Expert decision making

A fuzzy-trace theory perspective

Authored by: Rebecca K. Helm , Michael J. McCormick , Valerie F. Reyna

The Routledge International Handbook of Thinking and Reasoning

Print publication date:  November  2017
Online publication date:  November  2017

Print ISBN: 9781138849303
eBook ISBN: 9781315725697
Adobe ISBN:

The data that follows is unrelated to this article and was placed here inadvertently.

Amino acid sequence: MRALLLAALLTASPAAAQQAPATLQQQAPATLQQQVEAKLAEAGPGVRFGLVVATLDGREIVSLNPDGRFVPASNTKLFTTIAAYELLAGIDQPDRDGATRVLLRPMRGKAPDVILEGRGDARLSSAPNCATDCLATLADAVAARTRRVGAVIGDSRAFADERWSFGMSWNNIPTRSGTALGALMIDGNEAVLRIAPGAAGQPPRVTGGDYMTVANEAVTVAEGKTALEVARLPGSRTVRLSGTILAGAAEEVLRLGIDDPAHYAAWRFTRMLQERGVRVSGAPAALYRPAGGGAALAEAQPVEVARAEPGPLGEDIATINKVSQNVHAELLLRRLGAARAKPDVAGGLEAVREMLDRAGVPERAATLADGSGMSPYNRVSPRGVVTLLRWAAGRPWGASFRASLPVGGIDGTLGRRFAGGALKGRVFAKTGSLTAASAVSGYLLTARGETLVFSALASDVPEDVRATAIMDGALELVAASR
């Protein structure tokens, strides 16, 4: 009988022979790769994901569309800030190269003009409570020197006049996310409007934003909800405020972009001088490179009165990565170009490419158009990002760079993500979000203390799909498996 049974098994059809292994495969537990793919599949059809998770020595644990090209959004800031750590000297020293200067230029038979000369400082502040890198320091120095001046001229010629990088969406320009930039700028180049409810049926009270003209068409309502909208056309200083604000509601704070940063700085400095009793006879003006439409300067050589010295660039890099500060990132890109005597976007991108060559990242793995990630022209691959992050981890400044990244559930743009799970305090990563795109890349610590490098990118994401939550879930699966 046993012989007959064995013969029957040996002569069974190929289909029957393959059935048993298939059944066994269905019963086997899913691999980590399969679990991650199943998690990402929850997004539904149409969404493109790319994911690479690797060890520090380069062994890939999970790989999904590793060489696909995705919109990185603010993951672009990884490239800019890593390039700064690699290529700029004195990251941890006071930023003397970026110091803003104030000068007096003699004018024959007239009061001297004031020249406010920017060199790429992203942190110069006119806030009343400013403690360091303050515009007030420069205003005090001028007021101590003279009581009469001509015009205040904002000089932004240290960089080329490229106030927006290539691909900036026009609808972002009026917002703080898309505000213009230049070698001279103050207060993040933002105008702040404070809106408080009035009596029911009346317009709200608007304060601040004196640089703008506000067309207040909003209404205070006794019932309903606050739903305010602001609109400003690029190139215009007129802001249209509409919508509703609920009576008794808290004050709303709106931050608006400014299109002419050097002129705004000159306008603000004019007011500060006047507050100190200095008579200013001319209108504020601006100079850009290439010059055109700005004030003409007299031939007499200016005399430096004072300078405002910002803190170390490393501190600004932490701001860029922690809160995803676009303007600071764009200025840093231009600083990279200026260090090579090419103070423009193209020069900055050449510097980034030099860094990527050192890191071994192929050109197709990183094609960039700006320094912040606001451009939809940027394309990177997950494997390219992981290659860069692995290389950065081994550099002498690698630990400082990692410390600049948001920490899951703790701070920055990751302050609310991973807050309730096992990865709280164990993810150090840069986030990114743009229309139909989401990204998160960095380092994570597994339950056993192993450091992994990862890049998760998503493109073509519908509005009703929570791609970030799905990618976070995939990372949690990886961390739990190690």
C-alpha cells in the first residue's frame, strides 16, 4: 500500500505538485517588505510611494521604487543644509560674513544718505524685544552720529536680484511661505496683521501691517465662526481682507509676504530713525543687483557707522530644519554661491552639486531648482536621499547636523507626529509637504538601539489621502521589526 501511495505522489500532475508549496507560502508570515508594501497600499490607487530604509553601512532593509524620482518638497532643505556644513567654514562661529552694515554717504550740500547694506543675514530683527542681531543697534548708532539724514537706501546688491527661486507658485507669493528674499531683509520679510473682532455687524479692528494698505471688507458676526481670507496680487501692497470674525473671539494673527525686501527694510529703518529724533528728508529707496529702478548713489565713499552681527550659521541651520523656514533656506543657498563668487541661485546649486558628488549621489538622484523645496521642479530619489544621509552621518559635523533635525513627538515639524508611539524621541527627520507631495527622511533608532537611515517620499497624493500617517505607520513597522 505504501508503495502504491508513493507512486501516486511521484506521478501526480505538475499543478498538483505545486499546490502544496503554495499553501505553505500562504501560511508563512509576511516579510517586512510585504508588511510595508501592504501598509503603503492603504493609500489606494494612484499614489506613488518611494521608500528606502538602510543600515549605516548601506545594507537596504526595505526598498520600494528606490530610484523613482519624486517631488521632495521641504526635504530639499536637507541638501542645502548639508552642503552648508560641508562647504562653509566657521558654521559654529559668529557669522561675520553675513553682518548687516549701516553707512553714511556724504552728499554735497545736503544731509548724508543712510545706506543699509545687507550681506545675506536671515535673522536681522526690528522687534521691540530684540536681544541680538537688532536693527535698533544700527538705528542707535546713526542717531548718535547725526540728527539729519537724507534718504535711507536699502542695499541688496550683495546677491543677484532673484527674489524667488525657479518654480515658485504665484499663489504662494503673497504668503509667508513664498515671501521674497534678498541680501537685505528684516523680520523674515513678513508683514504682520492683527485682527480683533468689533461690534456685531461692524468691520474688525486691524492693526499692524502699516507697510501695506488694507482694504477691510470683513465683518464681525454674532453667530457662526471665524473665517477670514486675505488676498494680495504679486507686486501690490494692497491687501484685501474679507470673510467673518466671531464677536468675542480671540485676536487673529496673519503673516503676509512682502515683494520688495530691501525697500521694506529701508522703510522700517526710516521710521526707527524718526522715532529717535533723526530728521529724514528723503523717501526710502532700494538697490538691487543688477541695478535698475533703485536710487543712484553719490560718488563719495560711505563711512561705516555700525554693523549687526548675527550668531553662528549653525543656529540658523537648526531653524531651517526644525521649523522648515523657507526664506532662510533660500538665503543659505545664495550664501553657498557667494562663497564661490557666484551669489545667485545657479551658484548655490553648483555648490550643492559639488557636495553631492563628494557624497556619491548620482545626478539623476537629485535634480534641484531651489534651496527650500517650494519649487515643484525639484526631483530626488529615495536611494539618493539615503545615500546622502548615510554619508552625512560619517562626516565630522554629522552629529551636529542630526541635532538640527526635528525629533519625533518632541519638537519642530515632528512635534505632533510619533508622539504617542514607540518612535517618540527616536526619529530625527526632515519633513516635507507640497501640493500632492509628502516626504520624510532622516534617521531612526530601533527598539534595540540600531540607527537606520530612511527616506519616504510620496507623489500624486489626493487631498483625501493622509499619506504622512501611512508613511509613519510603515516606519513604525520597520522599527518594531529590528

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Research has shown that expert decision makers often make decisions in their area of expertise that are superior to those of laypeople – for example, expert physicians are better at discriminating levels of cardiac risk (Reyna & Lloyd, 2006), chess masters can identify the most promising moves during a game of chess (Chase & Simon, 1973; De Groot, 1978), and judges (but not jurors) are able to distinguish between qualitatively different types of harm in a legal case (Eisenberg, Rachlinski, & Wells, 2002). However, research has also shown experts are fallible and susceptible to many of the cognitive biases that affect lay people (Tversky & Kahneman, 1974). For example, expert physicians make different choices based on whether the same information is presented in positive or negative terms (known as a framing effect) and fail to adjust sufficiently for population base rates when judging a conditional probability (e.g., the chances that a 40-year-old woman has breast cancer conditional on a positive diagnostic test) (e.g., Croskerry, in press; McNeil, Pauker, Sox, & Tversky, 1982; Reyna, 2005; Reyna & Lloyd, 2006; Shanteau & Stewart, 1992). In fact, research has shown that under certain circumstances experts can be more biased than novices in their area of expertise (Reyna, Chick, Corbin, & Hsia, 2014). In this chapter, we discuss decision making of experts including physicians, judges, and intelligence officers. Using the lens of fuzzy-trace theory (FTT), we provide a framework to explain why experts often make superior decisions, and when they are likely to be as susceptible or more susceptible to bias (systematic departures from applicable normative rational theory; Gilovich, Griffin, & Kahneman, 2002) than laypeople.

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